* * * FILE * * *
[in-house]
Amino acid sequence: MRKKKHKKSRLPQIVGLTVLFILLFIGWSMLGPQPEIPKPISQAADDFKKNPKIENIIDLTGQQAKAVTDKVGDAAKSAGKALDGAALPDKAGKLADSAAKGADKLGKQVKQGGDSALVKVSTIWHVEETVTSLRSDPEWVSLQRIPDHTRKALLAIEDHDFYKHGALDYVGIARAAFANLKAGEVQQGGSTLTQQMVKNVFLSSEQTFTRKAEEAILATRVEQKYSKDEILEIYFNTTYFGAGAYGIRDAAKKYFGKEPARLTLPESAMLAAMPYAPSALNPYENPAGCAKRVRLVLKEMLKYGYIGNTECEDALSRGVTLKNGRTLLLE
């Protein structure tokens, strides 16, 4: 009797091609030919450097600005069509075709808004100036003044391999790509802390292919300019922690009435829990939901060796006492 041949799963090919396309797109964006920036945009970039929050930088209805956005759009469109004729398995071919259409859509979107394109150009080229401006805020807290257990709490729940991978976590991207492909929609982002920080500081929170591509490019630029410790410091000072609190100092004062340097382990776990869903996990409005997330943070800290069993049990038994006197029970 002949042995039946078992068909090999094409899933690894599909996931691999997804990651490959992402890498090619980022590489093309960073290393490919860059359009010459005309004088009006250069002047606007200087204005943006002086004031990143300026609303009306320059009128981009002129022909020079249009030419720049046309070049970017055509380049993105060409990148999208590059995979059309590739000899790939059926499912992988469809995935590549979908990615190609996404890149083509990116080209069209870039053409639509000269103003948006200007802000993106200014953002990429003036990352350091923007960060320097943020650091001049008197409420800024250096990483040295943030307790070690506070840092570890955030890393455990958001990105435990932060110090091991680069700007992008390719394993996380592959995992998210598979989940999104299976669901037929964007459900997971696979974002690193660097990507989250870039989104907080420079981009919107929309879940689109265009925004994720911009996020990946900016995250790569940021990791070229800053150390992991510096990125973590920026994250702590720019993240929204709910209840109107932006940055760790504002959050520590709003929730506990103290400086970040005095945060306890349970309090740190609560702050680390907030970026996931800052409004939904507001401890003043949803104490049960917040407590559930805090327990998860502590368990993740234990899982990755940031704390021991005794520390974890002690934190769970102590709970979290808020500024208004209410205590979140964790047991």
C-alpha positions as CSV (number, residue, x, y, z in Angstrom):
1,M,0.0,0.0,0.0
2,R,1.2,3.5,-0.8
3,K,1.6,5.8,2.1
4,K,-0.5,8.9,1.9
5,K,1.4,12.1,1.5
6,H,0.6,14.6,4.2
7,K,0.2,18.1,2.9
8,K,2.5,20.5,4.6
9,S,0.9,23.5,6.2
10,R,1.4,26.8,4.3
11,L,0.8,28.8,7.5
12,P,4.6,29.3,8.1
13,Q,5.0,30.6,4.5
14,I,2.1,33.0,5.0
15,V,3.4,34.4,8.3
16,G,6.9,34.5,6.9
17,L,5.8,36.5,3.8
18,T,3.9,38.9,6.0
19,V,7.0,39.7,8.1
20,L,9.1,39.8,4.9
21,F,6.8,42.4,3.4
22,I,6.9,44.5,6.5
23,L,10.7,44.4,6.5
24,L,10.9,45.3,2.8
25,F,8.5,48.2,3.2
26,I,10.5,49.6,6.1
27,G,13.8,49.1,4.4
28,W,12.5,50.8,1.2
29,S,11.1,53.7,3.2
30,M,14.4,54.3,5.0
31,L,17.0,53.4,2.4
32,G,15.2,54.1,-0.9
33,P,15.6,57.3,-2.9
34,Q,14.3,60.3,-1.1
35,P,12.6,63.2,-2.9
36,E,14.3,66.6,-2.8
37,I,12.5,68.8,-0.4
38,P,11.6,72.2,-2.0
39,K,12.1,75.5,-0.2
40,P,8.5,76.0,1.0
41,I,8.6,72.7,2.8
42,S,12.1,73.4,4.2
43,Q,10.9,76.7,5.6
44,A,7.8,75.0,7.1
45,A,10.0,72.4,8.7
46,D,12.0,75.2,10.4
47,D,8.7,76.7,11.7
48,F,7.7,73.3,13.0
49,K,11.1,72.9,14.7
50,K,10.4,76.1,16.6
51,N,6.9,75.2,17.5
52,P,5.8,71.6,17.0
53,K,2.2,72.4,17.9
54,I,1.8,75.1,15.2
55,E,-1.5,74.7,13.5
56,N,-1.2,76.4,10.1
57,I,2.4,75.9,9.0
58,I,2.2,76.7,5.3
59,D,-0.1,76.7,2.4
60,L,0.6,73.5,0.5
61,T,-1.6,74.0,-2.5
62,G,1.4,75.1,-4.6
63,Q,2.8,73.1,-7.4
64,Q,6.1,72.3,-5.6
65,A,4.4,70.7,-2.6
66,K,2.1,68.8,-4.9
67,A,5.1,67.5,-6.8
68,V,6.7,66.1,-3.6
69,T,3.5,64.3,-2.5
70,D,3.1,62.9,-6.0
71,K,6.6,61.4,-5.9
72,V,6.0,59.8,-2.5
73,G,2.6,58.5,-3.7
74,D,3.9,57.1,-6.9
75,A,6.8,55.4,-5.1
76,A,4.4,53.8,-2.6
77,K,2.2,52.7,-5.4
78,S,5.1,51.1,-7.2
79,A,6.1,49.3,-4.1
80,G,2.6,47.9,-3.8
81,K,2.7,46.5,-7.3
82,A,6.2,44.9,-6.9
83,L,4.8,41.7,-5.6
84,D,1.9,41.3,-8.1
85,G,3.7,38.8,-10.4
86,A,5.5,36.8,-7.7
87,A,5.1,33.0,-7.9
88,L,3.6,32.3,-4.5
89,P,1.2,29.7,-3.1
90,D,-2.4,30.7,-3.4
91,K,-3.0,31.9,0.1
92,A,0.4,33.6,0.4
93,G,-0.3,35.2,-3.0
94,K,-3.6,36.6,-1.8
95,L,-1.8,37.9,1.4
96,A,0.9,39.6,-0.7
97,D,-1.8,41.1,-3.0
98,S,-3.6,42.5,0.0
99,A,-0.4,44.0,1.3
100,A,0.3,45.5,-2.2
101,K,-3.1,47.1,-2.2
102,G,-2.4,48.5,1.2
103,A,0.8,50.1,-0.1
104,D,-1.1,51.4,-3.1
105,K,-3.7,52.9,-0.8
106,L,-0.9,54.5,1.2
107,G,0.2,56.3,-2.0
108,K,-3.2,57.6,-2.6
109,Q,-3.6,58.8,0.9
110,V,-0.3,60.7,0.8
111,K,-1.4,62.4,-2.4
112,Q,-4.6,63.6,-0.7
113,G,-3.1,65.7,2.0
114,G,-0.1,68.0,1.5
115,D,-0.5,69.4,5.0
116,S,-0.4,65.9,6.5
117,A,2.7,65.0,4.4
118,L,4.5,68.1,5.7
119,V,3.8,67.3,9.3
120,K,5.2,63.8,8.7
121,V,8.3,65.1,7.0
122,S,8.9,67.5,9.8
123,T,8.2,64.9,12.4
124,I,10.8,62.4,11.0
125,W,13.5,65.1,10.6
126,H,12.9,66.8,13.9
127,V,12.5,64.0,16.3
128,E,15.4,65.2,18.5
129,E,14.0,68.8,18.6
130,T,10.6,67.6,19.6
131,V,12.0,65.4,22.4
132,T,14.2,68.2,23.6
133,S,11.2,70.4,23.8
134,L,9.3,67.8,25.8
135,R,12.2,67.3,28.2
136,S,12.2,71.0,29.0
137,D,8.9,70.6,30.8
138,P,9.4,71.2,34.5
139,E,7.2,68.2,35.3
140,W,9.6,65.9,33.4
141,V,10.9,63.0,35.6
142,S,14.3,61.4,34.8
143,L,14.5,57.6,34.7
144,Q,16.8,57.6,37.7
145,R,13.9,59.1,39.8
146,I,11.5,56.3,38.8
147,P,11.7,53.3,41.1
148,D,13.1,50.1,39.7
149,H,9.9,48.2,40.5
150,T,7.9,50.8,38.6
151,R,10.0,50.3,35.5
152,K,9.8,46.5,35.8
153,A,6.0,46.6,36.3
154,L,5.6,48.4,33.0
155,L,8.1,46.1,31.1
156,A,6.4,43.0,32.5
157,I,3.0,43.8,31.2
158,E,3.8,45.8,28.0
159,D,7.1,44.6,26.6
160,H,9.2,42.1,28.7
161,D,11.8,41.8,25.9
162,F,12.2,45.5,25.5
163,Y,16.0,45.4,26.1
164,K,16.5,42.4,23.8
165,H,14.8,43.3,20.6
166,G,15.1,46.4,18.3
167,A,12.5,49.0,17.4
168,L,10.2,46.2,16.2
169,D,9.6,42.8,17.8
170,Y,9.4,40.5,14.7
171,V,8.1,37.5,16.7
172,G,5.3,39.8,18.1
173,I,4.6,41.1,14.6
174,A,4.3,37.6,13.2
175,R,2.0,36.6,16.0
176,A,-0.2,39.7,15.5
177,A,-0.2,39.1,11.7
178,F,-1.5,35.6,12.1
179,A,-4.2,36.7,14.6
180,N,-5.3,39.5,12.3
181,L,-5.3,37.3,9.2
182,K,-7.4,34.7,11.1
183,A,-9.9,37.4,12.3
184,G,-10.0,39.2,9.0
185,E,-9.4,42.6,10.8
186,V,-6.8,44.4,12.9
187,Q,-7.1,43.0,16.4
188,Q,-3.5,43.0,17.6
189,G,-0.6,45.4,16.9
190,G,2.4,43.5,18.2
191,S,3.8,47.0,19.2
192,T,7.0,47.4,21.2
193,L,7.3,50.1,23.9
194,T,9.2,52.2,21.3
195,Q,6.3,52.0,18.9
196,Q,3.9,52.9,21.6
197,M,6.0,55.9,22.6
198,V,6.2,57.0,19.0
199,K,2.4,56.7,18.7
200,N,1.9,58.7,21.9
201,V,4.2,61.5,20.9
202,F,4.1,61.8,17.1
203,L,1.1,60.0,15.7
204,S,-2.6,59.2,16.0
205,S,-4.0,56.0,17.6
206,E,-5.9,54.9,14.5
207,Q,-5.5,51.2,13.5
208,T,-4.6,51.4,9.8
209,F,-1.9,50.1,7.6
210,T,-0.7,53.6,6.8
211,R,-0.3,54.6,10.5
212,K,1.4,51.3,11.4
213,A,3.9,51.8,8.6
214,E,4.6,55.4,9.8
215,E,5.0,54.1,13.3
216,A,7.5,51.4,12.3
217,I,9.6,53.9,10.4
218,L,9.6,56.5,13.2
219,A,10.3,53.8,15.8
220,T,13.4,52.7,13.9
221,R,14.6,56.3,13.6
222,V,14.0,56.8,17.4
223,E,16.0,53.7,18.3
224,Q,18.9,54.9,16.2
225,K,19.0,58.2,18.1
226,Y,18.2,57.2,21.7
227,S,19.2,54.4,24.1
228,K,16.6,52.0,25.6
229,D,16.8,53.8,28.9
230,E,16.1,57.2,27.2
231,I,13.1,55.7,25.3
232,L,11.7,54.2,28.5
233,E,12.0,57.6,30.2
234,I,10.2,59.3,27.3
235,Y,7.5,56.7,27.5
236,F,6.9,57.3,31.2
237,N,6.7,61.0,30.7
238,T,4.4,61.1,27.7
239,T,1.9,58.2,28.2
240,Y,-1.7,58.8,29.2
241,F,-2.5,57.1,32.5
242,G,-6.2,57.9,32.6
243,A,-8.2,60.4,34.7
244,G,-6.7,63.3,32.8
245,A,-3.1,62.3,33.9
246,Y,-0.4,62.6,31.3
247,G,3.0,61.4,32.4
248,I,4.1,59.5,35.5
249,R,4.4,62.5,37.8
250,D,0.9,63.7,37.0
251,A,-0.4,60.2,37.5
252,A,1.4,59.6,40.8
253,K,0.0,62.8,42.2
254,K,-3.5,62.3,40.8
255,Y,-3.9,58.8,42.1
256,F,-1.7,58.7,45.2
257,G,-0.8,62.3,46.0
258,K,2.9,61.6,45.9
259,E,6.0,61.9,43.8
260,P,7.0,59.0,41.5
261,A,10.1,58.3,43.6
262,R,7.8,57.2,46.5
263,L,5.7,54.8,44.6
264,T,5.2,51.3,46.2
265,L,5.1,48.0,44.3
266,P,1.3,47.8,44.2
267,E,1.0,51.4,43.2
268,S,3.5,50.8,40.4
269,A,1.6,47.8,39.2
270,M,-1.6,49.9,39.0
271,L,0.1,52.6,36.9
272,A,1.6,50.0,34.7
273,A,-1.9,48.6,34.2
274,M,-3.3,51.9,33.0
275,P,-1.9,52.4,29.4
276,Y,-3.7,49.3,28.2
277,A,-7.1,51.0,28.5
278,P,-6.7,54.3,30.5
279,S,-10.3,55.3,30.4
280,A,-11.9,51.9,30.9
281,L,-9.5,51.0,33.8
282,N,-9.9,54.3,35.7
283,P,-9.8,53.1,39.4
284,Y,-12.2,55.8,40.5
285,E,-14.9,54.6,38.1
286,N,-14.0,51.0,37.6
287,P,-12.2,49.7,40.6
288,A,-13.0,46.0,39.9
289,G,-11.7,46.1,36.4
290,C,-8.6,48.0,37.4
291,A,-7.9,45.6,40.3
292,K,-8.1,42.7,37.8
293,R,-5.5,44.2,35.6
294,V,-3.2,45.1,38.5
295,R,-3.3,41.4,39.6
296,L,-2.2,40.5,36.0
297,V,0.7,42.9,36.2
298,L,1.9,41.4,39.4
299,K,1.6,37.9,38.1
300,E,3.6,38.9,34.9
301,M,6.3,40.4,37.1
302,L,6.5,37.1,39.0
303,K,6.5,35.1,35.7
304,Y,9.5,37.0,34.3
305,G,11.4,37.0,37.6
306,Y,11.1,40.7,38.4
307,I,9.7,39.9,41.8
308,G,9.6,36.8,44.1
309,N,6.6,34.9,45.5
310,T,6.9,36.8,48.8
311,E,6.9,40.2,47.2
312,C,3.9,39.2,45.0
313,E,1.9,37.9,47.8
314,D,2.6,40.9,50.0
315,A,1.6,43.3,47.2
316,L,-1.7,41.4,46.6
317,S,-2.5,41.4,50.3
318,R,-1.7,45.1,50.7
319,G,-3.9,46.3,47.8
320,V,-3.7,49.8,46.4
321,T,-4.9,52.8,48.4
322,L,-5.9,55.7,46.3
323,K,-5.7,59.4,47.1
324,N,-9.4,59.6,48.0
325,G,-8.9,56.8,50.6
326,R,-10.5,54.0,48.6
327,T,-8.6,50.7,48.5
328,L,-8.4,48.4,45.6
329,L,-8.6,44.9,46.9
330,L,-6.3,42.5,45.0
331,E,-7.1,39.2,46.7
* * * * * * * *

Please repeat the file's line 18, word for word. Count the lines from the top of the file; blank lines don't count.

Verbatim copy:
14,I,2.1,33.0,5.0